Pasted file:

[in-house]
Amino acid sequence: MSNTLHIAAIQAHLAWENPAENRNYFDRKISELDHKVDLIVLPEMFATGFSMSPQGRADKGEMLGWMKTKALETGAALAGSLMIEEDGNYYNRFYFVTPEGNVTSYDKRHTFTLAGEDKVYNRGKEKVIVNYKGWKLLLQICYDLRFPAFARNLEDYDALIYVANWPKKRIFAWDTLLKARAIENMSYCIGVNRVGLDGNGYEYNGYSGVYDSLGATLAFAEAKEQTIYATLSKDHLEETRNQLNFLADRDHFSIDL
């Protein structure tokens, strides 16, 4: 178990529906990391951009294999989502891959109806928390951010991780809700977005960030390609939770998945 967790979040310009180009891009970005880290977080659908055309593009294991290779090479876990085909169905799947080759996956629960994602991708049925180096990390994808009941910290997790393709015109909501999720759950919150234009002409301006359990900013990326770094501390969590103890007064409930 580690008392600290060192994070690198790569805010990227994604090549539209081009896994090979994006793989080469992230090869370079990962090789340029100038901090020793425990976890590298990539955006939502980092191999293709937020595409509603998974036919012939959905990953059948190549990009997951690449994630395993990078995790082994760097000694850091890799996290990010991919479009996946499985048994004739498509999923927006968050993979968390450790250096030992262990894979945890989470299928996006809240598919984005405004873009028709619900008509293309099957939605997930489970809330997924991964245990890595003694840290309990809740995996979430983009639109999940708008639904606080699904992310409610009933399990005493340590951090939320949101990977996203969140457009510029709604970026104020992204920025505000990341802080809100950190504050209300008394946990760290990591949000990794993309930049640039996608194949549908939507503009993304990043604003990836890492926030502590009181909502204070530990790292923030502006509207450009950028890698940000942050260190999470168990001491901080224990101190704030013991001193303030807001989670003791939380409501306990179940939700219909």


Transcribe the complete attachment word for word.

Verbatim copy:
[in-house]
Amino acid sequence: MSNTLHIAAIQAHLAWENPAENRNYFDRKISELDHKVDLIVLPEMFATGFSMSPQGRADKGEMLGWMKTKALETGAALAGSLMIEEDGNYYNRFYFVTPEGNVTSYDKRHTFTLAGEDKVYNRGKEKVIVNYKGWKLLLQICYDLRFPAFARNLEDYDALIYVANWPKKRIFAWDTLLKARAIENMSYCIGVNRVGLDGNGYEYNGYSGVYDSLGATLAFAEAKEQTIYATLSKDHLEETRNQLNFLADRDHFSIDL
């Protein structure tokens, strides 16, 4: 178990529906990391951009294999989502891959109806928390951010991780809700977005960030390609939770998945 967790979040310009180009891009970005880290977080659908055309593009294991290779090479876990085909169905799947080759996956629960994602991708049925180096990390994808009941910290997790393709015109909501999720759950919150234009002409301006359990900013990326770094501390969590103890007064409930 580690008392600290060192994070690198790569805010990227994604090549539209081009896994090979994006793989080469992230090869370079990962090789340029100038901090020793425990976890590298990539955006939502980092191999293709937020595409509603998974036919012939959905990953059948190549990009997951690449994630395993990078995790082994760097000694850091890799996290990010991919479009996946499985048994004739498509999923927006968050993979968390450790250096030992262990894979945890989470299928996006809240598919984005405004873009028709619900008509293309099957939605997930489970809330997924991964245990890595003694840290309990809740995996979430983009639109999940708008639904606080699904992310409610009933399990005493340590951090939320949101990977996203969140457009510029709604970026104020992204920025505000990341802080809100950190504050209300008394946990760290990591949000990794993309930049640039996608194949549908939507503009993304990043604003990836890492926030502590009181909502204070530990790292923030502006509207450009950028890698940000942050260190999470168990001491901080224990101190704030013991001193303030807001989670003791939380409501306990179940939700219909």